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It was a week. AI-powered self-driving cars got kicked to the curb, with the shuttering of Argo AI. Big Tech had a tough time, with earnings wipeouts for Amazon, Microsoft and Google. And Meta’s big bet on the metaverse has the company in free fall, at least for now.
However, none of that negative-nellie news seems to stop the FOMO – the fear of missing out – at least in the world of AI. This time the hyped-up anxiety is not about autonomous cars (the “not” in the Hot or Not), but generative AI – a suddenly-sexy sector described with words like “miraculous,” “transformative” and “a coming-out party” [subscription required].
Business customers are flocking to get on board with AI-driven content-generation startups with enterprise applications like Jasper, a generative AI platform designed to auto-generate promotional blog posts and other marketing materials. Investors, meanwhile, are on the lookout for the next AI unicorn like Stability AI, which launched its text-to-image generator Stable Diffusion only a couple of months ago but already boasts a billion-dollar valuation by investors. And Sequoia Capital’s Sonya Huang called the hype around generative AI “absolutely justified.”
But for enterprise leaders dealing with severe feelings of FOMO, Ritu Jyoti, IDC’s group vice president of AI and automation research, would like a word.
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“They need to be rational and responsible,” she told VentureBeat. “They need to understand that data and automation is not just a nice-to-have, but they also don’t need to freak out and start applying AI that leads to unrealistic expectations and ‘gotchas.’”
Focus AI on business problems
Instead, she emphasizes the need for organizations to calm down and focus on their business problems and what they are trying to solve.
“Anybody who’s not being strategic in these times will be challenged,” she said. “We’re hearing from our end users that they are investing in AI not for short-term ROI, but for future-proofing your business for being resilient, for being the disrupter. That’s where the game will lie.”
Jyoti recalled speaking at an end-user conference where customers asked whether text-to-image generators were useful or just “completely stupid.” “Is this just creating pictures of cats and dogs? I was trying to help them understand because the majority of people were naysayers back then,” she explained.
But any C-suite executive in the Fortune 1000, she says, understands the power of AI beyond the mainstream media hype around generative AI or the future of AGI, for example.
“I would say don’t be distracted by AI’s potential – instead, focus on your business requirements and outcomes, and then use AI and automation appropriately, whether it’s improving your operational efficiency and revenue, expanding into new markets, dealing with supply chain issues or doing some innovation,” she said.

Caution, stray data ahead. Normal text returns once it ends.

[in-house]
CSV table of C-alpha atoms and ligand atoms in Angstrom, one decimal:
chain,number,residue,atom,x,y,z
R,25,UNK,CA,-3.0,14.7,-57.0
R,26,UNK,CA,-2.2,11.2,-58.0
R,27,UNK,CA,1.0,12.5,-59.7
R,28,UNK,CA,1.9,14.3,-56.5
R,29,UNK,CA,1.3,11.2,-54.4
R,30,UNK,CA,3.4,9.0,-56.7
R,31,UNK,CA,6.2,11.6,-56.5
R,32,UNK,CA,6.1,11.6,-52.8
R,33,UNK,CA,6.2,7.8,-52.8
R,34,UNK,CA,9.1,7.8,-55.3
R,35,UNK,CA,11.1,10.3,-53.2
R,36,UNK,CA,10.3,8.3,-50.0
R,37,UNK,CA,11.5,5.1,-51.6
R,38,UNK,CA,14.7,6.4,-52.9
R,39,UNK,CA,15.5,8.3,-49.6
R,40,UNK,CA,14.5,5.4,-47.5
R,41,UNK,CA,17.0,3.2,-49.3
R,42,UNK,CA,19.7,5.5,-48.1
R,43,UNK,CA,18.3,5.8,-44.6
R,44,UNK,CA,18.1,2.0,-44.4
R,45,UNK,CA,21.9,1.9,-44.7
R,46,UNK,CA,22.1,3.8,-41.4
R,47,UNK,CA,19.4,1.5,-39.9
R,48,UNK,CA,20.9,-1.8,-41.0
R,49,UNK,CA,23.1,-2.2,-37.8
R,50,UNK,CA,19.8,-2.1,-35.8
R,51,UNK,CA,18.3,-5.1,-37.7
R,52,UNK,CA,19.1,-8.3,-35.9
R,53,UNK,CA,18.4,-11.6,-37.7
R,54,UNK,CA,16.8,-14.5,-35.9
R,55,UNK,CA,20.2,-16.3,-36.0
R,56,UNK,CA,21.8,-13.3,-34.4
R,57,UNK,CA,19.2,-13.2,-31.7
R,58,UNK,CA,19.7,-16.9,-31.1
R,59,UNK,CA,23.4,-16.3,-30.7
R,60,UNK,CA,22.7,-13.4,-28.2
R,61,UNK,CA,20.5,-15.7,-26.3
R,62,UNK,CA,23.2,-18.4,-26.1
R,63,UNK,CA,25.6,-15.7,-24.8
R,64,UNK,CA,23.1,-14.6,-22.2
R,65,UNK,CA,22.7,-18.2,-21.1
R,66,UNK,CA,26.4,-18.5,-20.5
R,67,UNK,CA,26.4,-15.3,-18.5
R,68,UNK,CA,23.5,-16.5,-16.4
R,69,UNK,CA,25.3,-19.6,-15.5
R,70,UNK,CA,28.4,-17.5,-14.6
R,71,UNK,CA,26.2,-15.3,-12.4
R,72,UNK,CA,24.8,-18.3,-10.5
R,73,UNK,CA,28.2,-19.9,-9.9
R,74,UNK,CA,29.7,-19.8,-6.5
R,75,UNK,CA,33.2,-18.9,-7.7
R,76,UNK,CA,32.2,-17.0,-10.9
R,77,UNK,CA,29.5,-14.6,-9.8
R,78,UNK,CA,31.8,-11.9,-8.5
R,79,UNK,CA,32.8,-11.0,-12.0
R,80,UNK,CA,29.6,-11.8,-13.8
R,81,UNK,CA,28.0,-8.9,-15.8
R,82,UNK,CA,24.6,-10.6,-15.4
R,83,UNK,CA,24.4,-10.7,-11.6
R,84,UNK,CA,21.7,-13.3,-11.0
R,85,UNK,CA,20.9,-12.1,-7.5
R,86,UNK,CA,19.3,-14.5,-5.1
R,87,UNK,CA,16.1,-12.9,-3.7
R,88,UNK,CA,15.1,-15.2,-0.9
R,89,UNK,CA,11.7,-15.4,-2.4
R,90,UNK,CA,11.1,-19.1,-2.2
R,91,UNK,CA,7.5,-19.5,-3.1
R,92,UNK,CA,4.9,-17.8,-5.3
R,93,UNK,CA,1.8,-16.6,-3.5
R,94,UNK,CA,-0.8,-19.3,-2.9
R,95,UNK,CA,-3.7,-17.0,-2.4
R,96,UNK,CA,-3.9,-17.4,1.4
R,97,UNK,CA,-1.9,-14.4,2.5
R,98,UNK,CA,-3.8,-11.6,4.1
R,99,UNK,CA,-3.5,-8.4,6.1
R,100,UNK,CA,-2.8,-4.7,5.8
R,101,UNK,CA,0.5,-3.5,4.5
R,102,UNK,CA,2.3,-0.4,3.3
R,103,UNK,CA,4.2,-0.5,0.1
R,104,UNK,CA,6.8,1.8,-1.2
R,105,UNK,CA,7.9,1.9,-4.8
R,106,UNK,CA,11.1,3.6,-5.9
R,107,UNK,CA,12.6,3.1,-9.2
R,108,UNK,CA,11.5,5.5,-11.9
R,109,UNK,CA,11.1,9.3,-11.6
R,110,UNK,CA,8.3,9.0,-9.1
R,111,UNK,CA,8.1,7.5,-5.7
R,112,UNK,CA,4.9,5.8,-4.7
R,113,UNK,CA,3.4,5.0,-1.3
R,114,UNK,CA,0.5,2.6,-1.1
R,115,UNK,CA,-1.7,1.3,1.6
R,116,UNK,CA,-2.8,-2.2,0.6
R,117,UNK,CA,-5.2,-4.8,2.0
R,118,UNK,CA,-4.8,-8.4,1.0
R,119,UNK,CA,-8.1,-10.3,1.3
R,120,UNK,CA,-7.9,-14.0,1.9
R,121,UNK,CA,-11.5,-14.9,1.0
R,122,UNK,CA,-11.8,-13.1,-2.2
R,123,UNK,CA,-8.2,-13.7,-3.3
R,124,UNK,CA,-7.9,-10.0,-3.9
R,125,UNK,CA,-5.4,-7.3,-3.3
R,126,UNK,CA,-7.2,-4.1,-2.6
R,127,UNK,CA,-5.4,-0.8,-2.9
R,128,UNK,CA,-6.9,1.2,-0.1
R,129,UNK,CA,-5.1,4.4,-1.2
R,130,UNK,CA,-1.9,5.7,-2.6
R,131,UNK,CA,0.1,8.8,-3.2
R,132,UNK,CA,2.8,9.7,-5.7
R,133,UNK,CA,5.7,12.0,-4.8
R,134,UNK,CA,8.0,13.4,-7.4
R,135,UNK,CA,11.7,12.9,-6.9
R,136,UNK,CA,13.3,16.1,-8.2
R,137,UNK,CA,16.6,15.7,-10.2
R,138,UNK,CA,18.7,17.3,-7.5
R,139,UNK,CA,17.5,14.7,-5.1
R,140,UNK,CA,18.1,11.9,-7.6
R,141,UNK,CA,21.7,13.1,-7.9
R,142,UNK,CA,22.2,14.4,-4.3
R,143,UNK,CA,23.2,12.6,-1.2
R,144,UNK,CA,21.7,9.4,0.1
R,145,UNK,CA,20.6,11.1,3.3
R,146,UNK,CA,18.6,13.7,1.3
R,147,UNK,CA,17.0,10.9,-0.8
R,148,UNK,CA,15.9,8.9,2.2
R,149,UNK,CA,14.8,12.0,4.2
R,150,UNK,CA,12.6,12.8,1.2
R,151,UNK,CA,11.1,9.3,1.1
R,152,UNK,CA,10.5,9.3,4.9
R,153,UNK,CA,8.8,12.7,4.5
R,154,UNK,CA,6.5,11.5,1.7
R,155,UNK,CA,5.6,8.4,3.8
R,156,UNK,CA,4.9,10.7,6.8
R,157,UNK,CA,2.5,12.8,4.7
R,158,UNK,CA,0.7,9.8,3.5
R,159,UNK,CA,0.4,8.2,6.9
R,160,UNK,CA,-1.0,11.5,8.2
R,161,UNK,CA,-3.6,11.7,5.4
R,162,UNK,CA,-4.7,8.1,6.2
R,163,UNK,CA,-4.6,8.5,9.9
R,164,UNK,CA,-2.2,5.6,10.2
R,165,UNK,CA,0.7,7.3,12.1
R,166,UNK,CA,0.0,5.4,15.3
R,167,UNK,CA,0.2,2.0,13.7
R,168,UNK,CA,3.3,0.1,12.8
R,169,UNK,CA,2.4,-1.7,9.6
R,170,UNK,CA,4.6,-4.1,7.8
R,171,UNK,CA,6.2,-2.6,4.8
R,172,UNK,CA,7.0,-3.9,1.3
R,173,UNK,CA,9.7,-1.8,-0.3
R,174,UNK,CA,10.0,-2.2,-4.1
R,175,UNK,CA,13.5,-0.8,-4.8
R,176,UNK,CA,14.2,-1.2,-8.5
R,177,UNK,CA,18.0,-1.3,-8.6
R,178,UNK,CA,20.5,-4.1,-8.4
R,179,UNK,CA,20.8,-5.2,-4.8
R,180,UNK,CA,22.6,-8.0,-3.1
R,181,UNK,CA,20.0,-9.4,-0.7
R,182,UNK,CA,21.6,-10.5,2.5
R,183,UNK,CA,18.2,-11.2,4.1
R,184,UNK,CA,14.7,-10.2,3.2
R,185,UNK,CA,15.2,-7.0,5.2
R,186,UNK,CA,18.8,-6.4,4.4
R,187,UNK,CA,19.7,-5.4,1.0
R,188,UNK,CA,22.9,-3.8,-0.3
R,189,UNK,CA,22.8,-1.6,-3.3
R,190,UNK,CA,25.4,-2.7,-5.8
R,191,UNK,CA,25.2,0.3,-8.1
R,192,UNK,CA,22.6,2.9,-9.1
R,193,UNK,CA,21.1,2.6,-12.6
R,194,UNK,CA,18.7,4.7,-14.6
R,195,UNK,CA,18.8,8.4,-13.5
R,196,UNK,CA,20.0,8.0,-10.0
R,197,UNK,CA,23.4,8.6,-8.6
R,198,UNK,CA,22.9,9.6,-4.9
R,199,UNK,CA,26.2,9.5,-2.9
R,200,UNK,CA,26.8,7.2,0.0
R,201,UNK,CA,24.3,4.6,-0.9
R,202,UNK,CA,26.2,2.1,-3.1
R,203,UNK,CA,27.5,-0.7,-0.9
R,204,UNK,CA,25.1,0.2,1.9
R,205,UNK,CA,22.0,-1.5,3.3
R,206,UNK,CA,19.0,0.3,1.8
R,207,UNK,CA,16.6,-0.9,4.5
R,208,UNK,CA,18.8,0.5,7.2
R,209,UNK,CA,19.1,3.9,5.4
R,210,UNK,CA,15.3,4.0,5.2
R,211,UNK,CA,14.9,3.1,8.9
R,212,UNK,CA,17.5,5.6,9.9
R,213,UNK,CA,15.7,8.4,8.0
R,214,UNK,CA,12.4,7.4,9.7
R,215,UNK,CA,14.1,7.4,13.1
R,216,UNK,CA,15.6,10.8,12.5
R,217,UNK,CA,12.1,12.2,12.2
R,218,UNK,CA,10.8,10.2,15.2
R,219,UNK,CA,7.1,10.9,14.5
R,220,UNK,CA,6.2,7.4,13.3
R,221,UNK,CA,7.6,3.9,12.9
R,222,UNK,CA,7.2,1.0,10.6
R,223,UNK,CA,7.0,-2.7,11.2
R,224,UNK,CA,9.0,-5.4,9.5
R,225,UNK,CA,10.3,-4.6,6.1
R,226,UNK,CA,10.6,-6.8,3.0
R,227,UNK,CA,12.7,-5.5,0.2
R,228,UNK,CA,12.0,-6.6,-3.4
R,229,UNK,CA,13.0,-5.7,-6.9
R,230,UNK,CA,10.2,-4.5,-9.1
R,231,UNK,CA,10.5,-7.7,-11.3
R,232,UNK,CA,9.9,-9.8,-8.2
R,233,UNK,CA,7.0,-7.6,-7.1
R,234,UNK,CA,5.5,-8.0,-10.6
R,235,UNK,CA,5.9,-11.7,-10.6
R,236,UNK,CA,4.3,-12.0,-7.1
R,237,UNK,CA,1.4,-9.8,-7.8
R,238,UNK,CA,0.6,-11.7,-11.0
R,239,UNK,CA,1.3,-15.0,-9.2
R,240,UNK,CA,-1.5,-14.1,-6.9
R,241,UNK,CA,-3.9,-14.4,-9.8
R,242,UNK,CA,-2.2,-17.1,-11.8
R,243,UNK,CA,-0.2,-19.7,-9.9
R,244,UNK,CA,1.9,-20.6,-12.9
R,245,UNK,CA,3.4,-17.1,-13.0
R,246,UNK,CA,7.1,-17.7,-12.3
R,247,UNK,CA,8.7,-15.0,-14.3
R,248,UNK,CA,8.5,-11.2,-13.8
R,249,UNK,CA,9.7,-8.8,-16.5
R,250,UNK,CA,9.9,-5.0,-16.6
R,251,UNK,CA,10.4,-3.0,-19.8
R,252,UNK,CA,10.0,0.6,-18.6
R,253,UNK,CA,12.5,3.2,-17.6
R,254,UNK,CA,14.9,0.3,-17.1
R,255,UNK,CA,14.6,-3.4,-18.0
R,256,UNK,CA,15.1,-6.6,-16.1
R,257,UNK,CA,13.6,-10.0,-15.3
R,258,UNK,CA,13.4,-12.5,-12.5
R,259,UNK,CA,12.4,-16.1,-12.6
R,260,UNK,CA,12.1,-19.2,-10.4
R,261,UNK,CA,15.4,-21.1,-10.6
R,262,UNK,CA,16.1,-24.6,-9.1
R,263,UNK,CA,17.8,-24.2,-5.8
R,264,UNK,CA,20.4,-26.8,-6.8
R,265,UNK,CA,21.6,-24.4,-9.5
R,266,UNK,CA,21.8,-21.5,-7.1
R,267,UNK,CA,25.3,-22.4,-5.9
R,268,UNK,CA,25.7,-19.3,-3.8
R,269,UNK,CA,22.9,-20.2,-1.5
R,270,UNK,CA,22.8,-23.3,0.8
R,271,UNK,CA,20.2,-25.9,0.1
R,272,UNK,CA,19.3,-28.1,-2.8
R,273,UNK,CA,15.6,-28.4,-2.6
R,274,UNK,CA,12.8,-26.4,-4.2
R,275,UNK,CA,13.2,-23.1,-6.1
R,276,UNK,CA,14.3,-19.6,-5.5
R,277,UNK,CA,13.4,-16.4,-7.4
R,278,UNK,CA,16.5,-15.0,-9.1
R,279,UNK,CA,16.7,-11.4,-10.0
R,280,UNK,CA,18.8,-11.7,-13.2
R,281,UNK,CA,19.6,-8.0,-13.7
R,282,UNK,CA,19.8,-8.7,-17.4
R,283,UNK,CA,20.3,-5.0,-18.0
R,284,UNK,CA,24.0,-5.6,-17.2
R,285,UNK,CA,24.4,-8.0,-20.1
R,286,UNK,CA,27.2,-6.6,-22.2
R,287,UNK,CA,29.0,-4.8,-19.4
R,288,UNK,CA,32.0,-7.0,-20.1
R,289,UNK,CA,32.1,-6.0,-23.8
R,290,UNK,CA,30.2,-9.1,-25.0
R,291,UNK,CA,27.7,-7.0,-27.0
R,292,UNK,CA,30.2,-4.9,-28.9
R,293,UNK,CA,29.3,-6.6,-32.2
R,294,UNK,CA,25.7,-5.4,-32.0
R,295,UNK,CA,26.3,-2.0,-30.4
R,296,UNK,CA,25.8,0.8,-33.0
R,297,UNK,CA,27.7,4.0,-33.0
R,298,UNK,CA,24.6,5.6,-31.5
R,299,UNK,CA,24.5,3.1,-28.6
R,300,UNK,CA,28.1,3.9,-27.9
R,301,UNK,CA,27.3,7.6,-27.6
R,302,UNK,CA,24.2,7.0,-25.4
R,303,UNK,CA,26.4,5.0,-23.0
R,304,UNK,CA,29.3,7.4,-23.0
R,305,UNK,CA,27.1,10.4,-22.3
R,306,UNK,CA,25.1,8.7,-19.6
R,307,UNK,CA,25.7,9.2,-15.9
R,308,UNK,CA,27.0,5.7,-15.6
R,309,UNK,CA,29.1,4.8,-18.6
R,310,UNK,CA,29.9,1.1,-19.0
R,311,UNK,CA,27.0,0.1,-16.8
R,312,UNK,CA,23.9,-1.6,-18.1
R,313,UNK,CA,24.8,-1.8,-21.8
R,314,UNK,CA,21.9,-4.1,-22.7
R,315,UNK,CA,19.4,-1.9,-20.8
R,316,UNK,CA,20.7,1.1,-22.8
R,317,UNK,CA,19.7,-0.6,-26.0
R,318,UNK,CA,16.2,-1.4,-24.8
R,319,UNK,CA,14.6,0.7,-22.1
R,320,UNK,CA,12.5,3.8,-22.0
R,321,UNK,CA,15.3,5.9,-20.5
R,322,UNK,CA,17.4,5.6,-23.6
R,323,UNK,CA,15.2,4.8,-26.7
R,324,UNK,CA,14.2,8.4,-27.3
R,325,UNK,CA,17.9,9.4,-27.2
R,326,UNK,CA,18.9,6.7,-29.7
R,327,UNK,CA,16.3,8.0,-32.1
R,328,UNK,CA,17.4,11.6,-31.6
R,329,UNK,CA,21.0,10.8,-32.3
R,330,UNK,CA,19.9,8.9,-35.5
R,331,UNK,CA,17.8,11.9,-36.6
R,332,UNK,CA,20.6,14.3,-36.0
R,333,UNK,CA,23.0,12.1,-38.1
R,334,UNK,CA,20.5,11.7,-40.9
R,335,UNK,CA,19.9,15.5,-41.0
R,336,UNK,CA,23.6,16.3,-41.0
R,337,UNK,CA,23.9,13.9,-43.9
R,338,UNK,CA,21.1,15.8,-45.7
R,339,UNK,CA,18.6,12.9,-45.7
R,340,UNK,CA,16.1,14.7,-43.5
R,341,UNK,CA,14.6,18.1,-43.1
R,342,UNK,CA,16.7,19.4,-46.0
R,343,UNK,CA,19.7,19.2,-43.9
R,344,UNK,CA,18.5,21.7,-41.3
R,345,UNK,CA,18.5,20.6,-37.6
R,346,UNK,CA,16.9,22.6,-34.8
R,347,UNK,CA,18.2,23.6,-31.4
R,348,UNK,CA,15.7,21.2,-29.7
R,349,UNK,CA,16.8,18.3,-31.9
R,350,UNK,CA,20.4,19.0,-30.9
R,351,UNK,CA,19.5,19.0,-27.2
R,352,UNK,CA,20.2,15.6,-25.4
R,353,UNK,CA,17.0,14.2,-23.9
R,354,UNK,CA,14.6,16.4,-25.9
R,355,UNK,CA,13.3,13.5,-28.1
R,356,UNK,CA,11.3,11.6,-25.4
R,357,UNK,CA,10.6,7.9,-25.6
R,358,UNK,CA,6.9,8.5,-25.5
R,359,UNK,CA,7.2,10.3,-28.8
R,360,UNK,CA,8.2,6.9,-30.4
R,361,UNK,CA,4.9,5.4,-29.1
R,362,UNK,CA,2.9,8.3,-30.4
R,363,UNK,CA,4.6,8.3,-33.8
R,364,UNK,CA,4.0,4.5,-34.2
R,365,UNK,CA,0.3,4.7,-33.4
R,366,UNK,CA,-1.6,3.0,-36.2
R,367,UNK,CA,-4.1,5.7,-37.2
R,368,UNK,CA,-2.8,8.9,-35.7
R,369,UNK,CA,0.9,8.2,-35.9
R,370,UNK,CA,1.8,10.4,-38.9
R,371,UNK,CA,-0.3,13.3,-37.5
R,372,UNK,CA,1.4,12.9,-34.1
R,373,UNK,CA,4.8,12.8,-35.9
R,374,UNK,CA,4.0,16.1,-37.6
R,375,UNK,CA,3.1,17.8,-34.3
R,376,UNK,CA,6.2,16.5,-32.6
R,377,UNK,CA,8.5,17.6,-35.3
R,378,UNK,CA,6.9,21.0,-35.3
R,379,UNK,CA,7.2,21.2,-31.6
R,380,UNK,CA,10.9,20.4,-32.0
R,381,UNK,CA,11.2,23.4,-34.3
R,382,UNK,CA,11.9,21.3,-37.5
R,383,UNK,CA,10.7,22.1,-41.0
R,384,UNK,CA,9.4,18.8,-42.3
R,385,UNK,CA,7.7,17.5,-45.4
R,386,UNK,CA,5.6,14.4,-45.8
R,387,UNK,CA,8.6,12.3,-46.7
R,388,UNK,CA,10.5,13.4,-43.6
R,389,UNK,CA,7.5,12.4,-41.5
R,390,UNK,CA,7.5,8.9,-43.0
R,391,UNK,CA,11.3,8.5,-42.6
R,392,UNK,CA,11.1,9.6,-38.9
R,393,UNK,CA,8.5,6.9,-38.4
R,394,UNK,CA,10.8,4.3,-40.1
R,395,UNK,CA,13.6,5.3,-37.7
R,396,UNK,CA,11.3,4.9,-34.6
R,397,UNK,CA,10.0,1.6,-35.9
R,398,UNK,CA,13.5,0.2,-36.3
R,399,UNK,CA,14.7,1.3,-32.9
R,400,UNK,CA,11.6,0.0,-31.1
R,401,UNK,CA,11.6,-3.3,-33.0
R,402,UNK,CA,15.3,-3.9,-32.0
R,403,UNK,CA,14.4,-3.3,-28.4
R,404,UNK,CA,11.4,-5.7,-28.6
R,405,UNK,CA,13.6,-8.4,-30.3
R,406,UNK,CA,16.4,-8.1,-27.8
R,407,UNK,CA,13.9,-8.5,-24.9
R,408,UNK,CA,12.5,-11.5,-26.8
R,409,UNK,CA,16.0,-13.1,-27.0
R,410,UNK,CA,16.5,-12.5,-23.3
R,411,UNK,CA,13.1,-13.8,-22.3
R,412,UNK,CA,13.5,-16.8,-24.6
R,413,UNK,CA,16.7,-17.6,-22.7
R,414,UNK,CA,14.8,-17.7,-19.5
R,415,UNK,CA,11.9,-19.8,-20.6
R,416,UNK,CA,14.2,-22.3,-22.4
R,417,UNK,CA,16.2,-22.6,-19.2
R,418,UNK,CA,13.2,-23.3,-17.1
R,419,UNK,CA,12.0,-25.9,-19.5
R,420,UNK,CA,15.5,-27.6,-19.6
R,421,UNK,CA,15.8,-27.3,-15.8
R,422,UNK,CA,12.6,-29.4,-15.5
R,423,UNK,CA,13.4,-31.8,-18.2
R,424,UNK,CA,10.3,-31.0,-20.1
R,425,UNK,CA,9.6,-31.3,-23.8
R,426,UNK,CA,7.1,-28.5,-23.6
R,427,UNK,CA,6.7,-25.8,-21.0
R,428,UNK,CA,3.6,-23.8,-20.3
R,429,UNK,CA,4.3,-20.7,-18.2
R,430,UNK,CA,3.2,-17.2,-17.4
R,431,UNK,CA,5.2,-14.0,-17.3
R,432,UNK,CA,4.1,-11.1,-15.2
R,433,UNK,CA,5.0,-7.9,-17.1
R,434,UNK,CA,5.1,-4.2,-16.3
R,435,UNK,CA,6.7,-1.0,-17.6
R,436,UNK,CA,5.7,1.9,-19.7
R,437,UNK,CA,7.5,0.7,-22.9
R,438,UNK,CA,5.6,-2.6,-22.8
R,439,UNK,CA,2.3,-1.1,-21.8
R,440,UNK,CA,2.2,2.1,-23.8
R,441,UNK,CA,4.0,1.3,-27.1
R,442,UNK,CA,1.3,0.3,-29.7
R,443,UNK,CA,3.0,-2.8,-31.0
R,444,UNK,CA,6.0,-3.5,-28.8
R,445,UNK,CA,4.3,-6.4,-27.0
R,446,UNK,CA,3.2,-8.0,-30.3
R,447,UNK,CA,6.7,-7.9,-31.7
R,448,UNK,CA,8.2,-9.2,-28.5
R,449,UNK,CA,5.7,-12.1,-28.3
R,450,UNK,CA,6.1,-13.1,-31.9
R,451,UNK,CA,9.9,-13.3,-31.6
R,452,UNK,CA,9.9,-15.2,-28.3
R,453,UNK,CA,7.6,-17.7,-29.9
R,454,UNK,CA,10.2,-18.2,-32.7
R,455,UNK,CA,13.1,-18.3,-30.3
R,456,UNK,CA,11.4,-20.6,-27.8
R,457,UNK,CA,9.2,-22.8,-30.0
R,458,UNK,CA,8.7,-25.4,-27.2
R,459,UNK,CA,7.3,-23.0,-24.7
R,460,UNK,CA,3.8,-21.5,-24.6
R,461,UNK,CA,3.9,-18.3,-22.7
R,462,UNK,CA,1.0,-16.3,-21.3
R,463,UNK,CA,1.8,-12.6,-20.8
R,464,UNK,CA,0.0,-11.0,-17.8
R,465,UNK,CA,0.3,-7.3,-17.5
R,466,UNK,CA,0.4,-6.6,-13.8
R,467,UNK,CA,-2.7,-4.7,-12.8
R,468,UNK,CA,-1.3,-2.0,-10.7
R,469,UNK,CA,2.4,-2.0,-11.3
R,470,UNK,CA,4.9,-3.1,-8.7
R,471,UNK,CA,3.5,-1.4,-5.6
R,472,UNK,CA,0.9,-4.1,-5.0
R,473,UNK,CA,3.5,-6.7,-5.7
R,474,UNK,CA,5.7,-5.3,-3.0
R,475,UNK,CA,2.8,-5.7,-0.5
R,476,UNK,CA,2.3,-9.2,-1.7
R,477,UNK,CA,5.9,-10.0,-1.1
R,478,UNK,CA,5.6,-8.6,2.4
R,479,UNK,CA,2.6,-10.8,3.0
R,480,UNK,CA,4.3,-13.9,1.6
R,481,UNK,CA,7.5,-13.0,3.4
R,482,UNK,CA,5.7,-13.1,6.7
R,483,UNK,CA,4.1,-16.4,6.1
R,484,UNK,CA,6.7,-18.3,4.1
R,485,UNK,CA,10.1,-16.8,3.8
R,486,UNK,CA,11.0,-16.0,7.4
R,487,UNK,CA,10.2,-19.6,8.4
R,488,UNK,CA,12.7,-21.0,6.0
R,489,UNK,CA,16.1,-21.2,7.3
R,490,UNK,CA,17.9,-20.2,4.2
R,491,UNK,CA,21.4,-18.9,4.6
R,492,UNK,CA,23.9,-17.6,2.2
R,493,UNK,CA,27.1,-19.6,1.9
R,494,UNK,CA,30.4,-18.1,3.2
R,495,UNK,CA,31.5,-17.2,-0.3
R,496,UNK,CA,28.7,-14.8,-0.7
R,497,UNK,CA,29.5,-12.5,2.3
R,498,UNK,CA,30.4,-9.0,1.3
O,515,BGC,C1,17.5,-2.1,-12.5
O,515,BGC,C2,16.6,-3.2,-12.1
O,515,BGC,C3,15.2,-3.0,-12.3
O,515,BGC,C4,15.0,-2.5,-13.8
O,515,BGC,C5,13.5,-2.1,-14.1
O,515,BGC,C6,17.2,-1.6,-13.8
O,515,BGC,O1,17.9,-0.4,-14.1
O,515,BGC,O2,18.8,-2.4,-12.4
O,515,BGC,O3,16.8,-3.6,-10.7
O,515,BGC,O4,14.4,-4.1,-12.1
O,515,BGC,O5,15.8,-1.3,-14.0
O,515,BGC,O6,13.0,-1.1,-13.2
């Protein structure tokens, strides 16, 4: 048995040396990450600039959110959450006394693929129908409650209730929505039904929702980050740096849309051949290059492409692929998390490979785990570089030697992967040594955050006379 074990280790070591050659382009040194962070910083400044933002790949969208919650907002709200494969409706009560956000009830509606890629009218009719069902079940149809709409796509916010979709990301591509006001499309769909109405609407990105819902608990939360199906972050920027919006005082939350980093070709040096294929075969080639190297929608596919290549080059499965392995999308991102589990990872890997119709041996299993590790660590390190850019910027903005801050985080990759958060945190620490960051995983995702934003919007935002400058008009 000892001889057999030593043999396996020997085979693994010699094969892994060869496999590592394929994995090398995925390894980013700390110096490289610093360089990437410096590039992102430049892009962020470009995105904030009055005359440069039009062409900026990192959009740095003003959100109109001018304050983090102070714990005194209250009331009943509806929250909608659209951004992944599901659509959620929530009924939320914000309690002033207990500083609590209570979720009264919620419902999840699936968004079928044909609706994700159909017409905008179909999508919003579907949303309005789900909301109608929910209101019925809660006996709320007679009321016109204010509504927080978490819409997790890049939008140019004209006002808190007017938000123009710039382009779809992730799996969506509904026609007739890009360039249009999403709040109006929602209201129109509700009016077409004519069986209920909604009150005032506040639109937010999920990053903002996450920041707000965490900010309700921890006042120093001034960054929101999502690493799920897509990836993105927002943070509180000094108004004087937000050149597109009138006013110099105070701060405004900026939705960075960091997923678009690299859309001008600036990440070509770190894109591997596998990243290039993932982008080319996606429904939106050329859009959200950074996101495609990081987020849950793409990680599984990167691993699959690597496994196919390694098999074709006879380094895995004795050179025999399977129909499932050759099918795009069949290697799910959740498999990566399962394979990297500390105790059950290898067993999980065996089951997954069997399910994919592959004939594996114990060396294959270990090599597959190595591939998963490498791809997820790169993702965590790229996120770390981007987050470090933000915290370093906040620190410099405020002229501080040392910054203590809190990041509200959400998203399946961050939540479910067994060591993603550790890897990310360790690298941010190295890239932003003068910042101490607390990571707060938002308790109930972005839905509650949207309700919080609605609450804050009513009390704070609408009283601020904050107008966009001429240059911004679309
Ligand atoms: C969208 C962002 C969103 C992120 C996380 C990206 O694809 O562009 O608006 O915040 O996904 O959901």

Enterprises will be conservative with AI
The question of investing in AI no longer exists in enterprise business, she emphasized. Not having an AI strategy is “not an option.”
“You have to be competitive, to be relevant to the industry,” Jyoti said.
But she seemed unconcerned about the possibility of enterprises playing into the hype around generative AI.
For example, she said that products like OpenAI’s DALL-E would not be used by enterprises as-is.
“They will be used in a very controlled way with the right guardrails,” she said. “In my opinion, enterprises are going to be much more conservative. No enterprise would like to get a headline tomorrow that customers were discriminated against, or be sued or get fined or get a bad reputation.”
Relax, the hype cycle is normal
Overall, said Jyoti, the cycle of hype, and even hubris, around AI is not abnormal. Even the demise of Argo AI is “pretty normal,” she said.
“It’s what happens with any kind of new technology which has a large amount of potential and then it takes a lot of time,” she said.
But as hyped-up as the space currently seems, Jyoti maintains that the reality around adoption in the enterprise is far more mundane.
“AI is one of the most disruptive technologies that we have ever developed, but having said that, today, it’s being done only in point solutions,” she said. “That real transformative disruption is not really happening – people will argue with me, but there are very small pockets where AI is really in net new processes and net new things.”
Generative AI and adoption overall, she concluded, is not hype. “The speed, the pace, the velocity … that is where it has changed.”
But still, she added, it will take decades before organizations feel the full transformative impact, going beyond the surface of what these technologies can do. For now, “Start with what your business problem is, and explore where AI and automation can be used in an efficient way, in the most responsible way, she said.”
Basically, as the classic 1939 British motivational poster said, keep calm. And carry on.
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